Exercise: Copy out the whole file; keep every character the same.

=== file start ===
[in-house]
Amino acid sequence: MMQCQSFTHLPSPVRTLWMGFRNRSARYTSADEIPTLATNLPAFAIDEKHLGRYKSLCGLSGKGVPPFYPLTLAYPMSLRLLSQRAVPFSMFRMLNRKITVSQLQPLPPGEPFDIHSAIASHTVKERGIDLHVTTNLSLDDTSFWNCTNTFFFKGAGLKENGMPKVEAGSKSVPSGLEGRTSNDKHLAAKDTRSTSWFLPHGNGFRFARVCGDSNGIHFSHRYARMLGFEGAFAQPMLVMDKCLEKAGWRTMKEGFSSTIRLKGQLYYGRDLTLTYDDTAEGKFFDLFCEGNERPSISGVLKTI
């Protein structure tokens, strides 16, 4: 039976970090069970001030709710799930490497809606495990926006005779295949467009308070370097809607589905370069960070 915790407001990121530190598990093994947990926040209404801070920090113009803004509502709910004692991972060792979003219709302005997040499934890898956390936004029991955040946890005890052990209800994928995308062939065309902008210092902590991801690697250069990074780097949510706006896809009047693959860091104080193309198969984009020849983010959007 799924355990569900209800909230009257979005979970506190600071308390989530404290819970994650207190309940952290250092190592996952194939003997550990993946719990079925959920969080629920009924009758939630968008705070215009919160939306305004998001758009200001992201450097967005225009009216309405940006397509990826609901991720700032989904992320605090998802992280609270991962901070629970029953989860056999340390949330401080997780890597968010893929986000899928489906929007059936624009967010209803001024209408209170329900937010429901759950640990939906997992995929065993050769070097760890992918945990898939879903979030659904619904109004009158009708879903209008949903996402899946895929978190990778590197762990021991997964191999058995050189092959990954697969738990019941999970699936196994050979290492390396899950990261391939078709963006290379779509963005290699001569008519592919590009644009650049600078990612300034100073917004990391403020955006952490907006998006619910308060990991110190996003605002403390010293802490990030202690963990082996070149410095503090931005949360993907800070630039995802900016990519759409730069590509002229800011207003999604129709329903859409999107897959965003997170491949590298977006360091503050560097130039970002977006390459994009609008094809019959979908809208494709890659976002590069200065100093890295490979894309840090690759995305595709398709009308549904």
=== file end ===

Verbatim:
[in-house]
Amino acid sequence: MMQCQSFTHLPSPVRTLWMGFRNRSARYTSADEIPTLATNLPAFAIDEKHLGRYKSLCGLSGKGVPPFYPLTLAYPMSLRLLSQRAVPFSMFRMLNRKITVSQLQPLPPGEPFDIHSAIASHTVKERGIDLHVTTNLSLDDTSFWNCTNTFFFKGAGLKENGMPKVEAGSKSVPSGLEGRTSNDKHLAAKDTRSTSWFLPHGNGFRFARVCGDSNGIHFSHRYARMLGFEGAFAQPMLVMDKCLEKAGWRTMKEGFSSTIRLKGQLYYGRDLTLTYDDTAEGKFFDLFCEGNERPSISGVLKTI
């Protein structure tokens, strides 16, 4: 039976970090069970001030709710799930490497809606495990926006005779295949467009308070370097809607589905370069960070 915790407001990121530190598990093994947990926040209404801070920090113009803004509502709910004692991972060792979003219709302005997040499934890898956390936004029991955040946890005890052990209800994928995308062939065309902008210092902590991801690697250069990074780097949510706006896809009047693959860091104080193309198969984009020849983010959007 799924355990569900209800909230009257979005979970506190600071308390989530404290819970994650207190309940952290250092190592996952194939003997550990993946719990079925959920969080629920009924009758939630968008705070215009919160939306305004998001758009200001992201450097967005225009009216309405940006397509990826609901991720700032989904992320605090998802992280609270991962901070629970029953989860056999340390949330401080997780890597968010893929986000899928489906929007059936624009967010209803001024209408209170329900937010429901759950640990939906997992995929065993050769070097760890992918945990898939879903979030659904619904109004009158009708879903209008949903996402899946895929978190990778590197762990021991997964191999058995050189092959990954697969738990019941999970699936196994050979290492390396899950990261391939078709963006290379779509963005290699001569008519592919590009644009650049600078990612300034100073917004990391403020955006952490907006998006619910308060990991110190996003605002403390010293802490990030202690963990082996070149410095503090931005949360993907800070630039995802900016990519759409730069590509002229800011207003999604129709329903859409999107897959965003997170491949590298977006360091503050560097130039970002977006390459994009609008094809019959979908809208494709890659976002590069200065100093890295490979894309840090690759995305595709398709009308549904």